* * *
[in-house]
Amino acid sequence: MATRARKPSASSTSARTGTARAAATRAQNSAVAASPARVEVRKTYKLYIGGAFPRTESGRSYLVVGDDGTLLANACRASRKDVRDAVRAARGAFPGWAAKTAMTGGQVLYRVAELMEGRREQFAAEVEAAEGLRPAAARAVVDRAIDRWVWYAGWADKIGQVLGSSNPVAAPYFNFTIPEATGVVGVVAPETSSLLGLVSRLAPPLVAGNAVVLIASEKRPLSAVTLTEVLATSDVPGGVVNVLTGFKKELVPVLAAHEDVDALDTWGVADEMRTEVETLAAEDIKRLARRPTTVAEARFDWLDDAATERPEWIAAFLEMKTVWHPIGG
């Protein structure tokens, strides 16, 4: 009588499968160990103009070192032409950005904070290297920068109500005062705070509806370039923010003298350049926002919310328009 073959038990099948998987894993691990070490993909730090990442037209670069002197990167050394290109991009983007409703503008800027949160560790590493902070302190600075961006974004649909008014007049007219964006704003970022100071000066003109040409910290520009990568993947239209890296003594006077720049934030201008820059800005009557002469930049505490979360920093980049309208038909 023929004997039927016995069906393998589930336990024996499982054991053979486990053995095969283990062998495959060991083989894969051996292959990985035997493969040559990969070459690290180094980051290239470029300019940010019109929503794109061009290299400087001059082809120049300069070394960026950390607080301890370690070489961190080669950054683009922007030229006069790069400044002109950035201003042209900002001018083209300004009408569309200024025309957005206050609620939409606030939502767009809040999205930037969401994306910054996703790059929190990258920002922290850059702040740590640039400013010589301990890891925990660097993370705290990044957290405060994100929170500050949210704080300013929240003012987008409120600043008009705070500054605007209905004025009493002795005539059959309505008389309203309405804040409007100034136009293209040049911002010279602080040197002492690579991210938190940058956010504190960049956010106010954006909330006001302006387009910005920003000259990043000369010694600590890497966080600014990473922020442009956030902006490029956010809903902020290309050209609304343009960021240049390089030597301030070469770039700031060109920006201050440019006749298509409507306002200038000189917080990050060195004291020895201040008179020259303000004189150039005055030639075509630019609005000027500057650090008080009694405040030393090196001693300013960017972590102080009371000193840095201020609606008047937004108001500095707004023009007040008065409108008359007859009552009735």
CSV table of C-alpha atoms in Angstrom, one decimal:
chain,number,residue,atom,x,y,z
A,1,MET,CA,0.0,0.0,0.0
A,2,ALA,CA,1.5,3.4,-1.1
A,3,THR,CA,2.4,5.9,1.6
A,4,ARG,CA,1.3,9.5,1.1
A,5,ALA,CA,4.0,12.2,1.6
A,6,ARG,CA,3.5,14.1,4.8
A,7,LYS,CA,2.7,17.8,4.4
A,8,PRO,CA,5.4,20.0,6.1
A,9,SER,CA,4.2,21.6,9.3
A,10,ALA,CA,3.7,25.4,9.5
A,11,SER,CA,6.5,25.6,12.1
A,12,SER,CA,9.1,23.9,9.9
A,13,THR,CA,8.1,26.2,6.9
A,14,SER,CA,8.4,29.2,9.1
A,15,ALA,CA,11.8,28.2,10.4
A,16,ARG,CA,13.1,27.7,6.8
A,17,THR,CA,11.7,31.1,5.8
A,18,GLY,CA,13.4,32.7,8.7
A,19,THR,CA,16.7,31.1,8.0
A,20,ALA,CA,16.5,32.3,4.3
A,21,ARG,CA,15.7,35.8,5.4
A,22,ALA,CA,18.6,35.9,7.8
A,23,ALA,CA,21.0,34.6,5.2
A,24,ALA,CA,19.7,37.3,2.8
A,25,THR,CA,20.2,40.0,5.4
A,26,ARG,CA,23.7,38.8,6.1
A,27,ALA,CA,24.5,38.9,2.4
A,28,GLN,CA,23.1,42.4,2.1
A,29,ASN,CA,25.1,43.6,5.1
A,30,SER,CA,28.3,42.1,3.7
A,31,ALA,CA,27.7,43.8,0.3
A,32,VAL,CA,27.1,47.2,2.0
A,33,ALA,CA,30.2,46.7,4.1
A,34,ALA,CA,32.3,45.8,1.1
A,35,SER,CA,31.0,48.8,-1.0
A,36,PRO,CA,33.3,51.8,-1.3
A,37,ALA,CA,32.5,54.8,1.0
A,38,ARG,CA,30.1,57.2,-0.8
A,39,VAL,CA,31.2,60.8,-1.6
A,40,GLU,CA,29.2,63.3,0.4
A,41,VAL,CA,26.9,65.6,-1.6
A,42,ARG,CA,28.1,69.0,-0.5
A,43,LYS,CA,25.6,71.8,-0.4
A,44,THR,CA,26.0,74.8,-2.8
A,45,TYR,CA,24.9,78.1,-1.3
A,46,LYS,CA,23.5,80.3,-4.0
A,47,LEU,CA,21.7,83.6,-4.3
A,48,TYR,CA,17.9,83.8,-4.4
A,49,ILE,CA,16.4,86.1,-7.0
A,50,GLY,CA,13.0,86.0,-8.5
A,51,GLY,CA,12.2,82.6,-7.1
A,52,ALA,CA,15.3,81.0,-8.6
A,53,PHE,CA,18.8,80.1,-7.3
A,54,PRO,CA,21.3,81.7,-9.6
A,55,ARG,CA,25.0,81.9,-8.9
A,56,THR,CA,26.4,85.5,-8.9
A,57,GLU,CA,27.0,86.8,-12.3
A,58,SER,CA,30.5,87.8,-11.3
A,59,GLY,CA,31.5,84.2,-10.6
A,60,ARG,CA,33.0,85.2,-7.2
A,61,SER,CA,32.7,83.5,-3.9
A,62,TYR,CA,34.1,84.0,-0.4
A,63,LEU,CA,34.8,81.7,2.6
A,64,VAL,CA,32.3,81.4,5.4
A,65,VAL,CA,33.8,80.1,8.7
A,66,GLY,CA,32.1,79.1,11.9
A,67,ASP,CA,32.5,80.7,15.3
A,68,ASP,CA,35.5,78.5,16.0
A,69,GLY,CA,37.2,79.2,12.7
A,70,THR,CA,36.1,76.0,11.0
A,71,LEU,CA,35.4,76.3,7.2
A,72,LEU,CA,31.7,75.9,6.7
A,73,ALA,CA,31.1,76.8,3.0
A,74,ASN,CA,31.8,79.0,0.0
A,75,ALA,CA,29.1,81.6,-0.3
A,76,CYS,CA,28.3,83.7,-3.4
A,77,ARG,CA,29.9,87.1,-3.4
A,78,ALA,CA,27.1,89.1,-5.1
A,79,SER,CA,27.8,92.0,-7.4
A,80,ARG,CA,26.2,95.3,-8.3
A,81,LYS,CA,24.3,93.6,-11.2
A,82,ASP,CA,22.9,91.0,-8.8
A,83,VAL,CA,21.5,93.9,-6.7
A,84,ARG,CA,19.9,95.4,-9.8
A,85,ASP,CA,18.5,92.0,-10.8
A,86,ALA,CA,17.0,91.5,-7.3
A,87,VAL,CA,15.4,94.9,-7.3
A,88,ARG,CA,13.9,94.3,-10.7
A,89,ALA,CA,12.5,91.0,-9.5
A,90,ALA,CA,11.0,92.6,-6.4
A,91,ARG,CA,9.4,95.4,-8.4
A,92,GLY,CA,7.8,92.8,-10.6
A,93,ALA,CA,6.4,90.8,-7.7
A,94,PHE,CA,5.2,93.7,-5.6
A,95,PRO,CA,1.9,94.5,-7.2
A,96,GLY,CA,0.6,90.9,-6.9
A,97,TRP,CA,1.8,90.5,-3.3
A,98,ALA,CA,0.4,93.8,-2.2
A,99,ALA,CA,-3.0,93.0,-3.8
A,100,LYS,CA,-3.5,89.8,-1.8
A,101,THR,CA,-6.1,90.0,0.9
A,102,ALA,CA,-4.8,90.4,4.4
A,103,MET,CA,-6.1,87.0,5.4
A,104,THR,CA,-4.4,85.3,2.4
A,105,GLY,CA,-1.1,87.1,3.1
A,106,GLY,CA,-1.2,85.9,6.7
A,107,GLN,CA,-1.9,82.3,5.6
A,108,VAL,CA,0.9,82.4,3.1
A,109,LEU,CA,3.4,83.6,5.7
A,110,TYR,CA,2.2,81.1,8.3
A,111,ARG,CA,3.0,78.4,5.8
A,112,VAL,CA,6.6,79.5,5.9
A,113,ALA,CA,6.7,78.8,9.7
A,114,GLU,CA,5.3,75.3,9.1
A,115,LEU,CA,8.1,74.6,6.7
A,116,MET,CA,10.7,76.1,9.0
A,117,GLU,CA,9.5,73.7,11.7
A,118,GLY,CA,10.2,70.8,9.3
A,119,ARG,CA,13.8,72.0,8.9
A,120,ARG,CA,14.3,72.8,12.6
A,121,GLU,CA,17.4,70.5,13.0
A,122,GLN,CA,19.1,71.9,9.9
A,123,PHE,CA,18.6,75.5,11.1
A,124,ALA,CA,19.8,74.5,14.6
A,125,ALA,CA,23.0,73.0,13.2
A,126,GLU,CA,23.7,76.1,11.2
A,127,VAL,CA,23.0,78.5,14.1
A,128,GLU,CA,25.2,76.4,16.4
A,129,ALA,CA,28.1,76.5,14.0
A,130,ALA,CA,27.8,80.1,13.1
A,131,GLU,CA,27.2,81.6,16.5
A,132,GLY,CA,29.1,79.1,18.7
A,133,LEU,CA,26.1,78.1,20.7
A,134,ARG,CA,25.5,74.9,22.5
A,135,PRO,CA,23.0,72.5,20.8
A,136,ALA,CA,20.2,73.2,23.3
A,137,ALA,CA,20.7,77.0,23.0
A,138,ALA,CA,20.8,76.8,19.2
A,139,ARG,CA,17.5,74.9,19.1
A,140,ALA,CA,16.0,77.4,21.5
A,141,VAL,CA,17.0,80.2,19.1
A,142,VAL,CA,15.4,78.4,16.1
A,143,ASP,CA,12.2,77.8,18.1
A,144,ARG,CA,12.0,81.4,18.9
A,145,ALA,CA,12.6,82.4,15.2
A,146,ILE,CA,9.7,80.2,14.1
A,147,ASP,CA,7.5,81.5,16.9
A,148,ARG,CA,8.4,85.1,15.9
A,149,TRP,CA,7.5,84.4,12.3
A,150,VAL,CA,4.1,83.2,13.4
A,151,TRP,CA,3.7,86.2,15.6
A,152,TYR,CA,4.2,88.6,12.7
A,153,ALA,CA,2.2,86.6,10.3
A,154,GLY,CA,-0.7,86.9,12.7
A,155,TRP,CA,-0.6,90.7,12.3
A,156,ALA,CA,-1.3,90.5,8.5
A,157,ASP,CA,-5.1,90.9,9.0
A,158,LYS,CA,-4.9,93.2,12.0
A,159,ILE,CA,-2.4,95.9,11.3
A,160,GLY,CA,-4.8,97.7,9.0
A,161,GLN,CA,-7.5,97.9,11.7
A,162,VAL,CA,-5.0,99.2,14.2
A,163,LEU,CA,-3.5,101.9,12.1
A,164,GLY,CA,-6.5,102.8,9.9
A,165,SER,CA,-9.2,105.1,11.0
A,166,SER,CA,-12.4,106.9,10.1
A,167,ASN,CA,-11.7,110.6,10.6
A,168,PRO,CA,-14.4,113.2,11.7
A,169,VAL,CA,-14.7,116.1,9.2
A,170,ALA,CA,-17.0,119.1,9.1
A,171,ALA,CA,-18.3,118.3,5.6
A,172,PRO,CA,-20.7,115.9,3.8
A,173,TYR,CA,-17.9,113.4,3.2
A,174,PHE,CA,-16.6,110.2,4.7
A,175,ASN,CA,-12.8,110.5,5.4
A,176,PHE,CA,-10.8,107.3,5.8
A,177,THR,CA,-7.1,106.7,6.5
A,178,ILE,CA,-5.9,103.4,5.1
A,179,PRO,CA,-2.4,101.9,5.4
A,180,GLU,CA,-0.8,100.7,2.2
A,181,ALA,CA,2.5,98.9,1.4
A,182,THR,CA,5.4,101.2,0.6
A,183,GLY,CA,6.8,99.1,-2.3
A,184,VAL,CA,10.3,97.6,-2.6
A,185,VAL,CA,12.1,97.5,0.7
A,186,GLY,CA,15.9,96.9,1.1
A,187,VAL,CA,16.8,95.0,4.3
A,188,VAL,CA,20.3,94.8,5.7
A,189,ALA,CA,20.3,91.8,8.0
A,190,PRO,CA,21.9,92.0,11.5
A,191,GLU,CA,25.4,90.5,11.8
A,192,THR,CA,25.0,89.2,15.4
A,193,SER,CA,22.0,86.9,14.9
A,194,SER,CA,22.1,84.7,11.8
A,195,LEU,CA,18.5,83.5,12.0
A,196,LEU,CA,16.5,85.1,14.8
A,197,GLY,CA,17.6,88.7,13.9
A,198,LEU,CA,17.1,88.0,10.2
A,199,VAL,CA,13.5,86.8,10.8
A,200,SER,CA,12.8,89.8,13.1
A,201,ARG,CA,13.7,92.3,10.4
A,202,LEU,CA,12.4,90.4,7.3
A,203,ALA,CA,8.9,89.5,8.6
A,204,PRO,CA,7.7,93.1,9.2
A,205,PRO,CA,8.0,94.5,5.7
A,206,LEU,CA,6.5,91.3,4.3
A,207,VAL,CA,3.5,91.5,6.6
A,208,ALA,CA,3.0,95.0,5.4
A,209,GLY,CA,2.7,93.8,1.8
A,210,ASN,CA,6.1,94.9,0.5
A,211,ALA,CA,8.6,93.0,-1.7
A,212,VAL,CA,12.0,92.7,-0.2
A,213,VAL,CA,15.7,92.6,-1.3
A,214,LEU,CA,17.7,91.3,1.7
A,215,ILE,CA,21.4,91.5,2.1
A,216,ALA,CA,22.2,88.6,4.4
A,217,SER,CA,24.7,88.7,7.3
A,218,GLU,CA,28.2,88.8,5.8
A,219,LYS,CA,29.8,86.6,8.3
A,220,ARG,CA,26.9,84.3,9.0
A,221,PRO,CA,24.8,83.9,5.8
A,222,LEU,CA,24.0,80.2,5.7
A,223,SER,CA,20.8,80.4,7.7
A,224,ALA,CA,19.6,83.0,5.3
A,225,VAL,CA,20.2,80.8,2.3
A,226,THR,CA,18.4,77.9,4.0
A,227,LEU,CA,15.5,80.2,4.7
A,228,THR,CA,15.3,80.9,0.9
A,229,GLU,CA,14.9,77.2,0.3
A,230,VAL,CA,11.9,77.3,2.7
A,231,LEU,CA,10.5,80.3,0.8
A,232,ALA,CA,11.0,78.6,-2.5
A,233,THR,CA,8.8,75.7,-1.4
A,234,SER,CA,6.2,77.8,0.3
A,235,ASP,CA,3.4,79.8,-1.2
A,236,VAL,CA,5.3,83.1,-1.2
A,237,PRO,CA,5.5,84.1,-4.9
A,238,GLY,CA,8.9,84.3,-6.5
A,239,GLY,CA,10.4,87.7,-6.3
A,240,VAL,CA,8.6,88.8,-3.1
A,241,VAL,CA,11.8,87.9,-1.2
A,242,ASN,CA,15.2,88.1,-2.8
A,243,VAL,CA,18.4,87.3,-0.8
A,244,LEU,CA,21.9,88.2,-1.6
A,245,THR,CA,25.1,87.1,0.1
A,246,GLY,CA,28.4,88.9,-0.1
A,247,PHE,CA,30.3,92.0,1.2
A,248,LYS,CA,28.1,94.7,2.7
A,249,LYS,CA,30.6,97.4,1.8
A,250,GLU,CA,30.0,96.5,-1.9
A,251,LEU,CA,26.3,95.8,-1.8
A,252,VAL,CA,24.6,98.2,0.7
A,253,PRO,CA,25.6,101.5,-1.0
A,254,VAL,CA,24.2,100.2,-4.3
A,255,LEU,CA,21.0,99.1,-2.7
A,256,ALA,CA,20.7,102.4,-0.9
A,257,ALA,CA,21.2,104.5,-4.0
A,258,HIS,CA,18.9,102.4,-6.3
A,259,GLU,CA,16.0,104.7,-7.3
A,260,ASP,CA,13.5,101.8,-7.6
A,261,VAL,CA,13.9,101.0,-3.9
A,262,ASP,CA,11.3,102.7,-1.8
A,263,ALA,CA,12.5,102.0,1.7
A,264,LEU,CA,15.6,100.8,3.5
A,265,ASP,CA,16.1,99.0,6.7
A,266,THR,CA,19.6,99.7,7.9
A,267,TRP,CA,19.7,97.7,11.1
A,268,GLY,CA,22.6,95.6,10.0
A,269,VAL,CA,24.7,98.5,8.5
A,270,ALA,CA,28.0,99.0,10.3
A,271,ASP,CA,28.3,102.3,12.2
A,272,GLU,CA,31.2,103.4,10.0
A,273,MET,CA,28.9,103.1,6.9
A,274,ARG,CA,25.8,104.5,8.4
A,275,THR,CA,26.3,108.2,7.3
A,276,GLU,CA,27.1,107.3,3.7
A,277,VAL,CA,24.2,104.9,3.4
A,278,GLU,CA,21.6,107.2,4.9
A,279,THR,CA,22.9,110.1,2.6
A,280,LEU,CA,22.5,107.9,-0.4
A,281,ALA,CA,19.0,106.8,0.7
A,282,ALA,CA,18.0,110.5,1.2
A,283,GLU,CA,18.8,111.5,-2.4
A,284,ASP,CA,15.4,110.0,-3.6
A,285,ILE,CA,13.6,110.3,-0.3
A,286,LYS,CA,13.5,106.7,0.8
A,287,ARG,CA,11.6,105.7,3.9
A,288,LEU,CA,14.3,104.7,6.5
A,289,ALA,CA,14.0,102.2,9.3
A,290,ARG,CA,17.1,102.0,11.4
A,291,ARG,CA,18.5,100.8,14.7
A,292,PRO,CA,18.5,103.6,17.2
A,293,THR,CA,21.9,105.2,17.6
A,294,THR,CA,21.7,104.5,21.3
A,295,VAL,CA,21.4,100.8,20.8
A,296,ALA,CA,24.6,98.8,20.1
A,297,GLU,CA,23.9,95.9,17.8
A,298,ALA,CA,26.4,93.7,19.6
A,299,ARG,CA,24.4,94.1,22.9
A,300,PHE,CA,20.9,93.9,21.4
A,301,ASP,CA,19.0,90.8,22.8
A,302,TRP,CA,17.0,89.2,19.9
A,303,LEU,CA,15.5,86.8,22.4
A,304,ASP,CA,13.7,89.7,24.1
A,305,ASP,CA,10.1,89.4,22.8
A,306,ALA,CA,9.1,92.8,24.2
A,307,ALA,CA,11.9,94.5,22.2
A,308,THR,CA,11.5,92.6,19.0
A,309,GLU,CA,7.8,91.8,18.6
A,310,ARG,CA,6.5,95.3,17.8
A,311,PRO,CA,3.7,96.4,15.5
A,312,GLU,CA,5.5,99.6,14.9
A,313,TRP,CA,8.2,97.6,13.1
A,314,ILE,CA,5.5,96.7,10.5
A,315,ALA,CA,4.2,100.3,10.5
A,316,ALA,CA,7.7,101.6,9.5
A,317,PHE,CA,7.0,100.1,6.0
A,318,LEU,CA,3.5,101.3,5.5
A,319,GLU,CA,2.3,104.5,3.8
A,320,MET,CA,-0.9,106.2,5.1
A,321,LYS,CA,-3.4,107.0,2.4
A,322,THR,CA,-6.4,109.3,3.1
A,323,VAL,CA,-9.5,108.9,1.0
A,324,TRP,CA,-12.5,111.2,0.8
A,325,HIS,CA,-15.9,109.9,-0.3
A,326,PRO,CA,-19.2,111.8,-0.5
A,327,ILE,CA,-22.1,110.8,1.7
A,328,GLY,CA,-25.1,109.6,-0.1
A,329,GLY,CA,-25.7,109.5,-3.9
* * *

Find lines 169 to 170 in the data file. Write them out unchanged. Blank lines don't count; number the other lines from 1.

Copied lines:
A,164,GLY,CA,-6.5,102.8,9.9
A,165,SER,CA,-9.2,105.1,11.0